HOW IT GOT ITS NAME: Named Reading in 1729 for John Read, the first white man to settle in the area, and also influenced by Reading in Berkshire, England. Changed to Redding when it was incorporated, most likely to match the pronunciation of the English town.
ORIGINS: Originally part of Fairfield, the area was settled in 1714 when Read, a lawyer and land speculator, secured a land grant from local sachem Chickens Warrups. Granted parish rights in 1722 and incorporated as a town in 1767.
WIRE FACTORY: While the town's smaller industries had all but vanished by the mid-19th century, the Gilbert & Bennett Manufacturing Co. in the Georgetown section proved the exception. The company, founded in 1818, produced all kinds of wire mesh and remained in business until 1989.
STORMFIELD: Mark Twain only lived at Stormfield, his Redding estate, for two years before his death in 1910, but his legacy lives on in the Mark Twain Library. Besides donating books, Twain also raised funds for it by instituting a $1 tax on all male guests to his home.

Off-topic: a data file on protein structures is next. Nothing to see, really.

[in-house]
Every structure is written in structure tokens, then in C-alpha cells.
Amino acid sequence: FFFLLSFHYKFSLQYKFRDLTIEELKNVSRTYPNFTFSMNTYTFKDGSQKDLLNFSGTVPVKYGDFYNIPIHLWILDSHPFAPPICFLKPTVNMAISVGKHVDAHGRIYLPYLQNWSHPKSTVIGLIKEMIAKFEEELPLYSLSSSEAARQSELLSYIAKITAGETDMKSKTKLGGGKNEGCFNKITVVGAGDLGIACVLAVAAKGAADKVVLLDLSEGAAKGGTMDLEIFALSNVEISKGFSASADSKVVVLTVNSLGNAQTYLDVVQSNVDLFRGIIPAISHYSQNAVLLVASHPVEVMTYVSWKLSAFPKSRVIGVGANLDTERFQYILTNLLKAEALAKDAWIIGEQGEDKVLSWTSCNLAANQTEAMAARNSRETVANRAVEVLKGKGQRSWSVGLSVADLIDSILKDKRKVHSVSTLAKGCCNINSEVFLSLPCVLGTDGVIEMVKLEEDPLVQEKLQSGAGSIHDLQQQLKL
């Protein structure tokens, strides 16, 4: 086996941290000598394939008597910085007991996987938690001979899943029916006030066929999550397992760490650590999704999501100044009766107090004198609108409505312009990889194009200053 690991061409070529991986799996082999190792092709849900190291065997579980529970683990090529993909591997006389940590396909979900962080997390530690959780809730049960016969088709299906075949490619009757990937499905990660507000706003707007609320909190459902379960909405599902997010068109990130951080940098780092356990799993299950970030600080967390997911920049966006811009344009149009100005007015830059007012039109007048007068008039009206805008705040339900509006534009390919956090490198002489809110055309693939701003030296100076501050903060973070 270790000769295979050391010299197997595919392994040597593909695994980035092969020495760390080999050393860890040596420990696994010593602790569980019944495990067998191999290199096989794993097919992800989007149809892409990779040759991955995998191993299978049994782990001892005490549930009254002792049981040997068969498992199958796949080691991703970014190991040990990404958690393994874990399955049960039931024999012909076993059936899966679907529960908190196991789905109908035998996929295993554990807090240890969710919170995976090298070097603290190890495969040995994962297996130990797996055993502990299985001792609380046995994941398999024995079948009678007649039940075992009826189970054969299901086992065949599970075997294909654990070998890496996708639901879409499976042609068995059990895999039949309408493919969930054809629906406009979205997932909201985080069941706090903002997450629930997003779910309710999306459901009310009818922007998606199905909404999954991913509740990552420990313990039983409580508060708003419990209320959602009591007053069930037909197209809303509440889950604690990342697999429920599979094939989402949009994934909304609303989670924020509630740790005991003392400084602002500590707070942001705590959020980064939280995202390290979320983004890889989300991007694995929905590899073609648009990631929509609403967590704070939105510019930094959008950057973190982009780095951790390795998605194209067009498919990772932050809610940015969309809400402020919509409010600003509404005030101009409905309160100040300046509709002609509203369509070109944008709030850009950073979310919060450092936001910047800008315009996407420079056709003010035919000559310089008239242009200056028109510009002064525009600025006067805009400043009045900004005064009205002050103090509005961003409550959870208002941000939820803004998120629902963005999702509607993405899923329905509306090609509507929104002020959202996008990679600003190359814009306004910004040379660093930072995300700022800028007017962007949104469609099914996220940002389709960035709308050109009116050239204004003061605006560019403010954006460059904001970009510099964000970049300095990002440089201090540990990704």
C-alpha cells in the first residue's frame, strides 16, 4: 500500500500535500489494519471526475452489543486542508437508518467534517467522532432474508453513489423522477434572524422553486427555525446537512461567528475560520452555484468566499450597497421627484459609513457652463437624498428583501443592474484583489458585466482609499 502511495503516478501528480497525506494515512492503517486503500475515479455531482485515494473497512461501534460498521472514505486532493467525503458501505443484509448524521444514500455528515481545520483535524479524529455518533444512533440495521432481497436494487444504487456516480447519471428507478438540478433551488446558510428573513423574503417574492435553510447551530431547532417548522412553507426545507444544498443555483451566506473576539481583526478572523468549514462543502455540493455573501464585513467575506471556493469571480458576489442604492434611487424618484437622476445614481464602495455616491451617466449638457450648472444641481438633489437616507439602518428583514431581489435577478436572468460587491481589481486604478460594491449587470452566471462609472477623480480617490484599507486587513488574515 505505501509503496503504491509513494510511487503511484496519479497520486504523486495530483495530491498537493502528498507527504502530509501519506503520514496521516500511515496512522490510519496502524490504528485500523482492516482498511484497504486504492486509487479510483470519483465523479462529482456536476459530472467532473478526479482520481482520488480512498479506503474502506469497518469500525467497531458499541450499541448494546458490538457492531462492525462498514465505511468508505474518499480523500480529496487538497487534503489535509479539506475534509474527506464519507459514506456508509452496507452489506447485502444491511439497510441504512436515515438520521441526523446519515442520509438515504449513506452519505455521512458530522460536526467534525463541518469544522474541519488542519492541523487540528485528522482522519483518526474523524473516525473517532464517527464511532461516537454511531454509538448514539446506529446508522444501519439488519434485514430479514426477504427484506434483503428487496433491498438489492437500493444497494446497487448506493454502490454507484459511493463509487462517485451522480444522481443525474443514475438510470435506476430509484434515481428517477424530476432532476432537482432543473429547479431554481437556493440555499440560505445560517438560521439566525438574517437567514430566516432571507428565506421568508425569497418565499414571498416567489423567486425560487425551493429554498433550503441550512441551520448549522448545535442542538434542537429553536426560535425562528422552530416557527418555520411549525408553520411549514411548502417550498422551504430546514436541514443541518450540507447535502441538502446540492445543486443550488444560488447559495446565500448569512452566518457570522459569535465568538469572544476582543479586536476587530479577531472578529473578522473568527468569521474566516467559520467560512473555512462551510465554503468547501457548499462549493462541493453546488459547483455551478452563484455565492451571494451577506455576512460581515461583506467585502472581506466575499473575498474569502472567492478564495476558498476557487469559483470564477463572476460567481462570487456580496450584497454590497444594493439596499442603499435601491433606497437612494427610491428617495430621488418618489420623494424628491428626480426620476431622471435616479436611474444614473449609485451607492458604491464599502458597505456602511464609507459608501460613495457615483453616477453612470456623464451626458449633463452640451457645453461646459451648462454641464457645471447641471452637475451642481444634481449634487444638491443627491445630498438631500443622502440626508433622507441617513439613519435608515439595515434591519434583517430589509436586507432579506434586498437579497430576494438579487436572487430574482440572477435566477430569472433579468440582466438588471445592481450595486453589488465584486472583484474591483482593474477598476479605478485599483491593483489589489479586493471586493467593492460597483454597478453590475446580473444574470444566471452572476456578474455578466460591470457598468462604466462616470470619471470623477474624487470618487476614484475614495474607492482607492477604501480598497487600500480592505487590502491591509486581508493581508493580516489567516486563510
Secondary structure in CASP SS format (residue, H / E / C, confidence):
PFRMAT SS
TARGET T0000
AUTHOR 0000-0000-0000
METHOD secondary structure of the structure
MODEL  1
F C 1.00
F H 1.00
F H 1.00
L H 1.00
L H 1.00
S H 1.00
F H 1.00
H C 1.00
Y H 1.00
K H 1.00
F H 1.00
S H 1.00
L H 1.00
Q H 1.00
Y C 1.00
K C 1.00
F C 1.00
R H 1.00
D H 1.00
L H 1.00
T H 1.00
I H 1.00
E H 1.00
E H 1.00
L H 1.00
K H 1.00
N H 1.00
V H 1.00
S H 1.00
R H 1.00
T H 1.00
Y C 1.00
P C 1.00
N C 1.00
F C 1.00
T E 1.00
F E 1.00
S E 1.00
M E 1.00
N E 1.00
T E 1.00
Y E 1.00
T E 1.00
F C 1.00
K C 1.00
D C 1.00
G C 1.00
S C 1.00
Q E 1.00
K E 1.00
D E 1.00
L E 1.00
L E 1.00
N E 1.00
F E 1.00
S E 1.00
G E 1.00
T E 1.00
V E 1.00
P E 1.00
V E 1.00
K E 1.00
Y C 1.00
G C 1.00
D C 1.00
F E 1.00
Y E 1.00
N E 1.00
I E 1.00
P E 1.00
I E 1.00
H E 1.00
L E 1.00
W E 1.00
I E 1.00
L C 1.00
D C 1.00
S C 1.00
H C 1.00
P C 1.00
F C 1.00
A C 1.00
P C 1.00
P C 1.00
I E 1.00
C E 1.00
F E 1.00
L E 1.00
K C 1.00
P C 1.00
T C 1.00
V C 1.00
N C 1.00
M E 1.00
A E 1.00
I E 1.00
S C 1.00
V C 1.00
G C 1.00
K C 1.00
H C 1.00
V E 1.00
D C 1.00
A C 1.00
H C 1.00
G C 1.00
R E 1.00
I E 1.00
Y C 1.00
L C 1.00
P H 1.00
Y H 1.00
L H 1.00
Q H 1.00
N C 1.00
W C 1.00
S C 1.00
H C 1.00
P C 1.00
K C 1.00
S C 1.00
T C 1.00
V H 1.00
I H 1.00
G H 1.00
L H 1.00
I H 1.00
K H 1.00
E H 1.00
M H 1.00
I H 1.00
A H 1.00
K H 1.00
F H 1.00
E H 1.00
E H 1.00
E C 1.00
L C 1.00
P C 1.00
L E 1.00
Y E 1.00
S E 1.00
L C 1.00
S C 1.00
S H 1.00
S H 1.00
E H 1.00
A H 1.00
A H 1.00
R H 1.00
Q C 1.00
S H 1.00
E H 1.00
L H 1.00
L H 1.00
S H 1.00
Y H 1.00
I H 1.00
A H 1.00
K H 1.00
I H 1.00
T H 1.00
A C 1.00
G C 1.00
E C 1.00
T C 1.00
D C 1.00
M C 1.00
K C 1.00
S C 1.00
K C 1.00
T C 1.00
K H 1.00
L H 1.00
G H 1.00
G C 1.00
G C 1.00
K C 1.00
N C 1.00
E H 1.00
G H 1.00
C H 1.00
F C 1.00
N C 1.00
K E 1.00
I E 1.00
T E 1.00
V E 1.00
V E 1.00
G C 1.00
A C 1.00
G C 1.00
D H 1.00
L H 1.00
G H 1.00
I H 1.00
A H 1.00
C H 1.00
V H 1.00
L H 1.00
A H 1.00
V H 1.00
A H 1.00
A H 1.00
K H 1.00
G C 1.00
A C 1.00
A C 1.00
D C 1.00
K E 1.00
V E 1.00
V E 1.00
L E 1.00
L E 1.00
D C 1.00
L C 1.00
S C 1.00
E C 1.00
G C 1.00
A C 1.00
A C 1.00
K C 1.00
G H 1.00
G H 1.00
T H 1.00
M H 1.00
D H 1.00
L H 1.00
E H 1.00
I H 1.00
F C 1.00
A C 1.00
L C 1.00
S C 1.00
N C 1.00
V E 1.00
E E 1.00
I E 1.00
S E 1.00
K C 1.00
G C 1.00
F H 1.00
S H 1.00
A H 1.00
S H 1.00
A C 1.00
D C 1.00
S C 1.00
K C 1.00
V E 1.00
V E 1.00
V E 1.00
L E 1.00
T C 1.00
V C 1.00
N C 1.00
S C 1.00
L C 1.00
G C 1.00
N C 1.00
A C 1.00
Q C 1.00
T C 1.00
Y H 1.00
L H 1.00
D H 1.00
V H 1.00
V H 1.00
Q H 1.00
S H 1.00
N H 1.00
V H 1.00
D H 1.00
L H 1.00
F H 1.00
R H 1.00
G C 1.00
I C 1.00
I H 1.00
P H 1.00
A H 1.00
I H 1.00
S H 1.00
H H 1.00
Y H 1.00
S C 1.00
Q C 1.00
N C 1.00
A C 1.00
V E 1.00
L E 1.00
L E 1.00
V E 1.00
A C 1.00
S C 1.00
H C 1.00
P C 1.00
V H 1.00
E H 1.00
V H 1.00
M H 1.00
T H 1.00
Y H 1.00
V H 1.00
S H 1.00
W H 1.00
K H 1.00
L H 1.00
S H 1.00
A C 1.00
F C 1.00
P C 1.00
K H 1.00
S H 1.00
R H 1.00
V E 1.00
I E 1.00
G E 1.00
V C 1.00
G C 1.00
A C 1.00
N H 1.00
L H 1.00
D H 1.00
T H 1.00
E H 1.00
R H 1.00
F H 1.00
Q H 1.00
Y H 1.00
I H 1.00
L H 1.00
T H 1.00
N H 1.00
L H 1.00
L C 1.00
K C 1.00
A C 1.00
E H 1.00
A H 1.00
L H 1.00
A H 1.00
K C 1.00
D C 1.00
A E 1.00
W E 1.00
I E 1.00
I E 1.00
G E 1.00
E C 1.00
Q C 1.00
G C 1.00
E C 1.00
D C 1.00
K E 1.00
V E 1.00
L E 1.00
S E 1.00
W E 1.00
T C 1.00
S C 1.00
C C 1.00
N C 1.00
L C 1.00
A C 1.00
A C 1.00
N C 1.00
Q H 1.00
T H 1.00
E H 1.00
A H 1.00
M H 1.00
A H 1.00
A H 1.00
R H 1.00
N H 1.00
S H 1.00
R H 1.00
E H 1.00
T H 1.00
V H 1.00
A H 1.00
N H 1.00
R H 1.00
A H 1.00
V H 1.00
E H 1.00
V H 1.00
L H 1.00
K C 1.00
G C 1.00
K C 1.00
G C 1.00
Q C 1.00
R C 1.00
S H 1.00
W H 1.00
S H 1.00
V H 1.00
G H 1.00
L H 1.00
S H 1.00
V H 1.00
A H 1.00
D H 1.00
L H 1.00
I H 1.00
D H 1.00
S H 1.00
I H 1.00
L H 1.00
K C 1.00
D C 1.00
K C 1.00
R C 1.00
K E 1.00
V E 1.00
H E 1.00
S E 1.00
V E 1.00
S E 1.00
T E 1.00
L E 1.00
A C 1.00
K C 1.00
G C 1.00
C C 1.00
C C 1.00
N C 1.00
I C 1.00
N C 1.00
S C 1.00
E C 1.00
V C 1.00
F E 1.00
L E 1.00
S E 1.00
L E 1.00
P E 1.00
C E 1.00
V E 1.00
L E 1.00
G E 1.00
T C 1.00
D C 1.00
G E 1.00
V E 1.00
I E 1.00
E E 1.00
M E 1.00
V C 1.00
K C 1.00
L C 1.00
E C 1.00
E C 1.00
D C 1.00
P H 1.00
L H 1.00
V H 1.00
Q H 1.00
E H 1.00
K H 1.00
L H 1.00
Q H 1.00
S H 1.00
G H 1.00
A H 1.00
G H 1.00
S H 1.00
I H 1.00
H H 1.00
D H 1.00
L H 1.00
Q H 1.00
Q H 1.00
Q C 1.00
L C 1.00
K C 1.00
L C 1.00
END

FAMOUS RESIDENTS: Some of Redding's notable residents have been actors Hope Lange, Hume Cronyn and Jessica Tandy; producer/director Barry Levinson; musicians Mary Travers, Daryl Hall and Meat Loaf; author Flannery O'Connor; television commentator Larry Kudlow; and political advisor Dick Morris.
SOURCES: The Hartford Courant; historyofredding.com; townofreddingct.org; Connecticut Place Names.Copyright © 2014, The Baltimore Sun